July 10, 2014 Meeting

Meeting Agenda – July 10, 3:30-5:00
Location: Community Foundation of the Ozarks

I.   Welcome – Greg Burris & Gail Smart
II.  Poverty Simulation Outreach by Sector: Update

  1. Proposed goal: 25 simulations by July 1, 2015

 III. Presentation: Safety

  1. Clay Goddard, Springfield-Greene County Health Department
  2. David Hall, Fire Chief
  3. Cara Erwin, Fire Department Educator

IV. Questions and Discussion
V.  Adjourn


Commission Attendees:     

  • Greg Burris, Springfield City Manager
  • Sherry Coker, Ozark Technical Community College
  • Brendan Griesemer, City of Springfield
  • John Horton, Rotary Clubs of Springfield
  • David Jayne, Central Assembly of God
  • Chris Jones, City Utilities
  • Mary Kromrey, Healthy Living Alliance
  • Traci Louvier, Tuthill Vacuum & Blower System
  • Francine Pratt, United Way Board of Directors
  • Linda Ramey-Greiwe, Springfield News-Leader
  • Tim Rosenbury, Butler Rosenbury & Partners
  • Winter Skelton, Community Foundation of the Ozarks
  • Larry Spilker, Buckhorn, Inc.
  • Dr. Mike Stout, Missouri State University
  • Jaimie Trussell, Convoy of Hope


  • Chris Jones, City Utilities
  • Justin Herrell, Springfield Public Schools
  • Janet Dankert, CPO


  • Janet Dankert, CPO
  • Trent Sims, CPO
  • Myra Massey, CPO

Meeting Notes:

Chair Greg Burris welcomed everyone to the meeting and thanked them for attending.

Materials for the Poverty Simulation Outreach are being gathered by Gail, Greg, Janet, & Cora and will be available soon to make it easier to reach out by sector to recruit organizations to participate. Greg asked for reports from those sectors at the next meeting.

The topic for the meeting was Transportation, with Chris Jones of City Utilities, Justin Herrell of Springfield Public Schools, and Janet Dankert with CPO as the presenters. Greg turned the program over to Chris.

Chris covered four areas of CU Transit beginning with an overview of the system. Transit arrived in Springfield in 1881 with mule drawn trolley cars and by 1889 the trollies were run by electricity. In the early 1900’s Springfield Traction operated most of the trolley cars in Springfield, with gasoline engine buses arriving in 1937. In 1945 the City purchased Springfield Traction Co. and Springfield Gas & Electric. CU is the only utility in the country that provides transit service.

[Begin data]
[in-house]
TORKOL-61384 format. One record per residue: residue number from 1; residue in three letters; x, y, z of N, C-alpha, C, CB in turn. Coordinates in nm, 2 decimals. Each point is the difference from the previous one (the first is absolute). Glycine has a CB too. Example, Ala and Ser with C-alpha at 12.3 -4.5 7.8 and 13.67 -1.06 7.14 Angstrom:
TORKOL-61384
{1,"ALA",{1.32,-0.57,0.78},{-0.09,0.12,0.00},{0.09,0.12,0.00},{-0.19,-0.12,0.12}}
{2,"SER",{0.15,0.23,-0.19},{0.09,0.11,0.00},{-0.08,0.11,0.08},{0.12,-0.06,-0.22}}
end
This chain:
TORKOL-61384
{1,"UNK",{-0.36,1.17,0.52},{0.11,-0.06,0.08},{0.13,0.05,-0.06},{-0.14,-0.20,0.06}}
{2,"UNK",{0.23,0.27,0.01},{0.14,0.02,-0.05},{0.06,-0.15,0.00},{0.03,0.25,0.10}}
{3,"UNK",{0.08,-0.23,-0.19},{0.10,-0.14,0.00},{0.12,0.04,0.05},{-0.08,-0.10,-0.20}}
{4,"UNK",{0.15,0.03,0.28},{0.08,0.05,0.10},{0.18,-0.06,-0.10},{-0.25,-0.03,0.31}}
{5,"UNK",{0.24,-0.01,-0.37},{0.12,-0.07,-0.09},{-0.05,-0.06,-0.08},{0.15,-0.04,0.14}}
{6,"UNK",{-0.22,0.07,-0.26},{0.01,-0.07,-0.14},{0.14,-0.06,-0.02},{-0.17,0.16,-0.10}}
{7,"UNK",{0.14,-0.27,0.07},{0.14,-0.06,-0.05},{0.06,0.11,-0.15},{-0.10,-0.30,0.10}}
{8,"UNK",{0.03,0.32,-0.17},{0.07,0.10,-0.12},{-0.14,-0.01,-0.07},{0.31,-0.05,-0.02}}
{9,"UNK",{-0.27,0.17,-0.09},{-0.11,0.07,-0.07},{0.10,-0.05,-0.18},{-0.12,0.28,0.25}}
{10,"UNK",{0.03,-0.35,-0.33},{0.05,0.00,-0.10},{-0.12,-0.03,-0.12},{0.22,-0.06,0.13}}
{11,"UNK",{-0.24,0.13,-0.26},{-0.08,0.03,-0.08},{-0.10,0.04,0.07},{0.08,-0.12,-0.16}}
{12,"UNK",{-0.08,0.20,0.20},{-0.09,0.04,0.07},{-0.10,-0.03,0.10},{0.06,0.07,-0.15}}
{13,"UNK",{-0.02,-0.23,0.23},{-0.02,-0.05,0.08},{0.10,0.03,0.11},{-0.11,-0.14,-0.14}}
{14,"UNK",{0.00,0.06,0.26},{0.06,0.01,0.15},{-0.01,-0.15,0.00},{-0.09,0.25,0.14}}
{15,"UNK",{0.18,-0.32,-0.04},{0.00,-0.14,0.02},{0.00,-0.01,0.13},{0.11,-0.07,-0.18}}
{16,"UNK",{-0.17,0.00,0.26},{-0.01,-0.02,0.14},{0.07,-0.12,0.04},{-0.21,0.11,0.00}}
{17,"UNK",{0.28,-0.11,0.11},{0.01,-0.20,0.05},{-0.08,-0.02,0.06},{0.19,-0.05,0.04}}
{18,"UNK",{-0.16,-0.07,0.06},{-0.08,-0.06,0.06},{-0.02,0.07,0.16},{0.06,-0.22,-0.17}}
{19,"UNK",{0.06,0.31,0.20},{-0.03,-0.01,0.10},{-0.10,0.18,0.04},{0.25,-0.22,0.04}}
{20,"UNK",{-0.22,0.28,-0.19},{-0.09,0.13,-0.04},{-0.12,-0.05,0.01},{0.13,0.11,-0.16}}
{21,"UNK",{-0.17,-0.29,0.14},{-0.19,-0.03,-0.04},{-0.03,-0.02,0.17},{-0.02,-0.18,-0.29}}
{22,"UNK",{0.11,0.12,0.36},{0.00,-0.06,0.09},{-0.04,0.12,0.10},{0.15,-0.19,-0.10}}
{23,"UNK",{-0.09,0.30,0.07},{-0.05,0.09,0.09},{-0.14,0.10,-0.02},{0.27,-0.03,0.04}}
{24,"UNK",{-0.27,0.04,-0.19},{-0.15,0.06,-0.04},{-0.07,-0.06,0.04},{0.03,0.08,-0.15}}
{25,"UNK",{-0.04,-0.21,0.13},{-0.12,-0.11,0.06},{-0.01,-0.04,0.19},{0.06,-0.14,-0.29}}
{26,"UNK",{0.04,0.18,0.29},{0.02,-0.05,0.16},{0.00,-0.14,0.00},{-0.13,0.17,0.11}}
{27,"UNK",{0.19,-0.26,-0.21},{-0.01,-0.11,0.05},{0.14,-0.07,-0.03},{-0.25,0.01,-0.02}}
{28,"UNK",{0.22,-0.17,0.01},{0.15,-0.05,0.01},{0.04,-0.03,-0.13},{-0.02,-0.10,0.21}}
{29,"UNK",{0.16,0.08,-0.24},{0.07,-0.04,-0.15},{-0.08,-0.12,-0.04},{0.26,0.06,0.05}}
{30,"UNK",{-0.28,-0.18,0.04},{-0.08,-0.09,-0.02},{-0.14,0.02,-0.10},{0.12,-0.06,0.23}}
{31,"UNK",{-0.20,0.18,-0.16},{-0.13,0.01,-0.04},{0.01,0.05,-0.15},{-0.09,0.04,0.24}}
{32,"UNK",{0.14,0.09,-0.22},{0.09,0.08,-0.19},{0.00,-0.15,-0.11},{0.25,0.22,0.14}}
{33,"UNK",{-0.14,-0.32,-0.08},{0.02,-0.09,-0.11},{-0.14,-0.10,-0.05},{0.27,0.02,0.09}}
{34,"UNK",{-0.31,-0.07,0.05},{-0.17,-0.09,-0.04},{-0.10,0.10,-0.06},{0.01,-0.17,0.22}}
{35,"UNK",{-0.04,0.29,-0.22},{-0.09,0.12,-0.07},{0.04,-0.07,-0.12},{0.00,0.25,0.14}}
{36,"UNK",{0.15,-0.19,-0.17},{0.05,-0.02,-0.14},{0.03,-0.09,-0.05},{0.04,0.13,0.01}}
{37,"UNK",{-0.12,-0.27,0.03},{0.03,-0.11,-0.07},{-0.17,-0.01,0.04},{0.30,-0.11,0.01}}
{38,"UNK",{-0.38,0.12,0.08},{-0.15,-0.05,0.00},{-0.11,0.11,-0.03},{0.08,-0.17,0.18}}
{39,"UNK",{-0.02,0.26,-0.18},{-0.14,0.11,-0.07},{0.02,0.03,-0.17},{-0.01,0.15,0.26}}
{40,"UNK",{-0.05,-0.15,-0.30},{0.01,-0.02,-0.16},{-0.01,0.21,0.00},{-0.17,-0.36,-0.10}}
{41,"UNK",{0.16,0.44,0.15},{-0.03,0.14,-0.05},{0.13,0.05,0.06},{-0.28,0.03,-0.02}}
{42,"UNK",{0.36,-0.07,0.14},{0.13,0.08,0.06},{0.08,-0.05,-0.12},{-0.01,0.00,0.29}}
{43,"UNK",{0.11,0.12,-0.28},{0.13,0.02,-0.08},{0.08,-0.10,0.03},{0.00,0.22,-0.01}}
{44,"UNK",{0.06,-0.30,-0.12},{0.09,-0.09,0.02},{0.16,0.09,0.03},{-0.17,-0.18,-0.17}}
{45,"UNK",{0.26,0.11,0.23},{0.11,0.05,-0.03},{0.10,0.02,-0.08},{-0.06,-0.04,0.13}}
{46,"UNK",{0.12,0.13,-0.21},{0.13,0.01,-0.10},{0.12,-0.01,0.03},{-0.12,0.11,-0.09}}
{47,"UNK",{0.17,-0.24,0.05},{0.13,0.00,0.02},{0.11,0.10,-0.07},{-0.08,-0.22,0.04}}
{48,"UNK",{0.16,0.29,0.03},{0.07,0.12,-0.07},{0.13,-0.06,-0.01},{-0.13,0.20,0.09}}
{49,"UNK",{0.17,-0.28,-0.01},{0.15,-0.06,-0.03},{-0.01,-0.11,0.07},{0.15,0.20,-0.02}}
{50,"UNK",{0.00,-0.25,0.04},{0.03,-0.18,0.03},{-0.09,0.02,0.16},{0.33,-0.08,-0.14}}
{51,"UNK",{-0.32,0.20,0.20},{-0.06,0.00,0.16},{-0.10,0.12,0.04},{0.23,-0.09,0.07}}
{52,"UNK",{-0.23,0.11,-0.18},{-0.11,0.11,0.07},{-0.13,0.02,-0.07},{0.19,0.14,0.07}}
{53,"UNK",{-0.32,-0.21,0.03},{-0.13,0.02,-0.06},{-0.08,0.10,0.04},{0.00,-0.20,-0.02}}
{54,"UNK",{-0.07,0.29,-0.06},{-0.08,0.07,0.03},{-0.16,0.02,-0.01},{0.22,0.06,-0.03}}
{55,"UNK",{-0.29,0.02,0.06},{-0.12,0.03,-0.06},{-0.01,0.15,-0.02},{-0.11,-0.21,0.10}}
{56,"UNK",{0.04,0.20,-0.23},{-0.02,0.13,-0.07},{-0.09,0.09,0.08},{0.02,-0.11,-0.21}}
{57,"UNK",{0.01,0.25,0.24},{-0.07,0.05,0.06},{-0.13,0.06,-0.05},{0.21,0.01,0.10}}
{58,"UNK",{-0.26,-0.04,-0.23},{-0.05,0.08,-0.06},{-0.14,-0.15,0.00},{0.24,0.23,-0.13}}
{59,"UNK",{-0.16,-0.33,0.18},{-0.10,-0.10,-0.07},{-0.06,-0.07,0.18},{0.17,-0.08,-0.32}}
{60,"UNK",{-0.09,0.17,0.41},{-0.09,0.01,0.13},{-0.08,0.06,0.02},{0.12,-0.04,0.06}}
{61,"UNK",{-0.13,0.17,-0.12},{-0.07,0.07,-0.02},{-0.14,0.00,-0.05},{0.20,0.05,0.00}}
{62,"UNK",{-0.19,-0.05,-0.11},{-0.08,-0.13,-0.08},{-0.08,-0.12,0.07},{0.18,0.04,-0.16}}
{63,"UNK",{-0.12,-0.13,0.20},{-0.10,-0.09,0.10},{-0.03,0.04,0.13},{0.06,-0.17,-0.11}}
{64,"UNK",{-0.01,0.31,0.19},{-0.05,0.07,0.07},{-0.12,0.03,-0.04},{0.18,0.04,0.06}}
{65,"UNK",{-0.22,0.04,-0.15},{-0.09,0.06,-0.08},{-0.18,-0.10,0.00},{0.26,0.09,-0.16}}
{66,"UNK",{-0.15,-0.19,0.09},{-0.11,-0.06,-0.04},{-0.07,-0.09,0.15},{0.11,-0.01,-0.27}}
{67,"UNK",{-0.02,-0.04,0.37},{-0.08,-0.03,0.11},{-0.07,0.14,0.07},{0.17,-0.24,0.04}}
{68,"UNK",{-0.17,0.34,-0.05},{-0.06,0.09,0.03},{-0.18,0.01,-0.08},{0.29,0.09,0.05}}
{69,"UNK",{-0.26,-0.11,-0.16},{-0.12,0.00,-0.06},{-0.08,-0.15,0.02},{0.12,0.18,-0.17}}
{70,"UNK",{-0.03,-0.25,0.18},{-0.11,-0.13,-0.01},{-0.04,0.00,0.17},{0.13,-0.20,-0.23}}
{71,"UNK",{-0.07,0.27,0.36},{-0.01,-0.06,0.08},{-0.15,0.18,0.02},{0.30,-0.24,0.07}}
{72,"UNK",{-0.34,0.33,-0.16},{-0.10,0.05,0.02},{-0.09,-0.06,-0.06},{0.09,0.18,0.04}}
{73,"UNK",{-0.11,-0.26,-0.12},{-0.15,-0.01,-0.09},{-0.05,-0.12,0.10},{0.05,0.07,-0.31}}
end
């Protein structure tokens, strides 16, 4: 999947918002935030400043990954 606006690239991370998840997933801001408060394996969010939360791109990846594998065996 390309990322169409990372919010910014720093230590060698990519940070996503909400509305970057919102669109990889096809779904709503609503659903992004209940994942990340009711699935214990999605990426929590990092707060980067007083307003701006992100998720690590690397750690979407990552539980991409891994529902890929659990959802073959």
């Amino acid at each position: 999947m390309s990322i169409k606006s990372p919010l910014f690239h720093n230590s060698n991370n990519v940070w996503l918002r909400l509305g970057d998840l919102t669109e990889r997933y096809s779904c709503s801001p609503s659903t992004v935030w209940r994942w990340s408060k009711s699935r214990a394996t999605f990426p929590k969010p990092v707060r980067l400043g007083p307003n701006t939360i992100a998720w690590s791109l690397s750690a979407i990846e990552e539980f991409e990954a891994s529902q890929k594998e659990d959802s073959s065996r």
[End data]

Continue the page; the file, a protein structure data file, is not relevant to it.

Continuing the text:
Two types of services are available: Fixed Route Services with buses covering the same route each day; and Para Transit which is available for individuals who are unable to ride the fixed route buses because of disabilities. Para Transit is more of a curb to curb service rather than between fixed bus stops. Cost to ride per person is determined by age group; adult, youth or student, and elderly or disabled. A person may pay for a single ride and up to a 31-day unlimited ride pass. Of the 17 cities Springfield uses as benchmarks, Springfield has the lowest fares. Approximately 79% of the City of Springfield is covered by bus routes.

More than 60% of the ridership earn less than $15,000.00. Challenges for the transportation-dependent include service coverage, service frequency, cost, weather, reliability, and purchasing passes. Passes are only available for purchase at City Utilities. Passes will be available at the new transfer station when it is completed, and ticket vending is being considered as well. Transportation alternatives for the under-resource in the area are few: ride share, scooters, bicycling, walking. Being transit- dependent (vs. choice) has an impact on the passengers’ finances and schedule flexibility.

City Utilities is looking at opportunities to improve the transit system: Ladders of Opportunity grant will be pursued to purchase new buses; a community room at the new transfer station; ticket vending, Intelligent Transportation System (ITS); ¾ cent transportation sales tax.

Justin Herrell, Associate Superintendent of Springfield Public Schools Secondary Education, was invited to get the school system’s perspective of transit as it pertains to students. Dr. Herrell provided the following facts:

  • SPS offers transportation to high school students who live 3.5 miles from school and 1.5 miles for grades K-8
  • About 11,600 students ride the bus at some point during the day;
  • Many high schools students take advantage of CU’s buses;
  • Groups of high school students have fund raisers at school to provide passes for students;
  • Care to Learn contributed $15,000.00 last year to assist in various ways in providing transportation;
  • Five attendance officers, employed by the school, will help transport students in emergencies; however, they are spread across 54 sites;
  • Pay-to-Ride is offered to students who live inside the ridership distance, paying to ride the school buses if there is room on the bus at a cost of $528.00;